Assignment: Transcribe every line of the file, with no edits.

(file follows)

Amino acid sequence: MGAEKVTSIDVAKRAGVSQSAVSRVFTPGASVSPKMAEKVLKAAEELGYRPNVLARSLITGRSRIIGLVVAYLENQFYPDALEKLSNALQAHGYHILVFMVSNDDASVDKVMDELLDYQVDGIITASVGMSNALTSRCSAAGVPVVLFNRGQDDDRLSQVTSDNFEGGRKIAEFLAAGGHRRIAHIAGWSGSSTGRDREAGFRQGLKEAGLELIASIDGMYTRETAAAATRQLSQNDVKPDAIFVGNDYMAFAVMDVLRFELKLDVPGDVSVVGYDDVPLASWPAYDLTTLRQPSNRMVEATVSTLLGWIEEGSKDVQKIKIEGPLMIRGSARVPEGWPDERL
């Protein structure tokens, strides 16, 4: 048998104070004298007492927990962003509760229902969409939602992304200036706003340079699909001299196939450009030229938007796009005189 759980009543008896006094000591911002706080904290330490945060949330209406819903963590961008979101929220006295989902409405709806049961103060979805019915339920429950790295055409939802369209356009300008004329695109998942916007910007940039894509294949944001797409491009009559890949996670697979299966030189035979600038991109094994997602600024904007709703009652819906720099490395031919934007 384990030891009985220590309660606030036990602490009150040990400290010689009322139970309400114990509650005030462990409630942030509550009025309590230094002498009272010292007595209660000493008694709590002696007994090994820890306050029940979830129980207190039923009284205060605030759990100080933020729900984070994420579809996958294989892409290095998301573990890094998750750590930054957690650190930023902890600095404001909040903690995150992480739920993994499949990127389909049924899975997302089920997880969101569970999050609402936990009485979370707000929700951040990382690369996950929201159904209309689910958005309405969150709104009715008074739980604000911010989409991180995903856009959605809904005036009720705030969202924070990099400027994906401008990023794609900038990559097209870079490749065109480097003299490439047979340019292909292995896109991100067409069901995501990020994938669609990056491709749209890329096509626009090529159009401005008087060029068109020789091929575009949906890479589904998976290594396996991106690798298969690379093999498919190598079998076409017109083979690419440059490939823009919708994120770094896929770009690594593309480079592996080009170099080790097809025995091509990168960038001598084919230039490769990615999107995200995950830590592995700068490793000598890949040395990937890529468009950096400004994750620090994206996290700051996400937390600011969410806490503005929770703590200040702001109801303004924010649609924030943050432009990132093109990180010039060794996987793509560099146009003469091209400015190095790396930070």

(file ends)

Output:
Amino acid sequence: MGAEKVTSIDVAKRAGVSQSAVSRVFTPGASVSPKMAEKVLKAAEELGYRPNVLARSLITGRSRIIGLVVAYLENQFYPDALEKLSNALQAHGYHILVFMVSNDDASVDKVMDELLDYQVDGIITASVGMSNALTSRCSAAGVPVVLFNRGQDDDRLSQVTSDNFEGGRKIAEFLAAGGHRRIAHIAGWSGSSTGRDREAGFRQGLKEAGLELIASIDGMYTRETAAAATRQLSQNDVKPDAIFVGNDYMAFAVMDVLRFELKLDVPGDVSVVGYDDVPLASWPAYDLTTLRQPSNRMVEATVSTLLGWIEEGSKDVQKIKIEGPLMIRGSARVPEGWPDERL
């Protein structure tokens, strides 16, 4: 048998104070004298007492927990962003509760229902969409939602992304200036706003340079699909001299196939450009030229938007796009005189 759980009543008896006094000591911002706080904290330490945060949330209406819903963590961008979101929220006295989902409405709806049961103060979805019915339920429950790295055409939802369209356009300008004329695109998942916007910007940039894509294949944001797409491009009559890949996670697979299966030189035979600038991109094994997602600024904007709703009652819906720099490395031919934007 384990030891009985220590309660606030036990602490009150040990400290010689009322139970309400114990509650005030462990409630942030509550009025309590230094002498009272010292007595209660000493008694709590002696007994090994820890306050029940979830129980207190039923009284205060605030759990100080933020729900984070994420579809996958294989892409290095998301573990890094998750750590930054957690650190930023902890600095404001909040903690995150992480739920993994499949990127389909049924899975997302089920997880969101569970999050609402936990009485979370707000929700951040990382690369996950929201159904209309689910958005309405969150709104009715008074739980604000911010989409991180995903856009959605809904005036009720705030969202924070990099400027994906401008990023794609900038990559097209870079490749065109480097003299490439047979340019292909292995896109991100067409069901995501990020994938669609990056491709749209890329096509626009090529159009401005008087060029068109020789091929575009949906890479589904998976290594396996991106690798298969690379093999498919190598079998076409017109083979690419440059490939823009919708994120770094896929770009690594593309480079592996080009170099080790097809025995091509990168960038001598084919230039490769990615999107995200995950830590592995700068490793000598890949040395990937890529468009950096400004994750620090994206996290700051996400937390600011969410806490503005929770703590200040702001109801303004924010649609924030943050432009990132093109990180010039060794996987793509560099146009003469091209400015190095790396930070």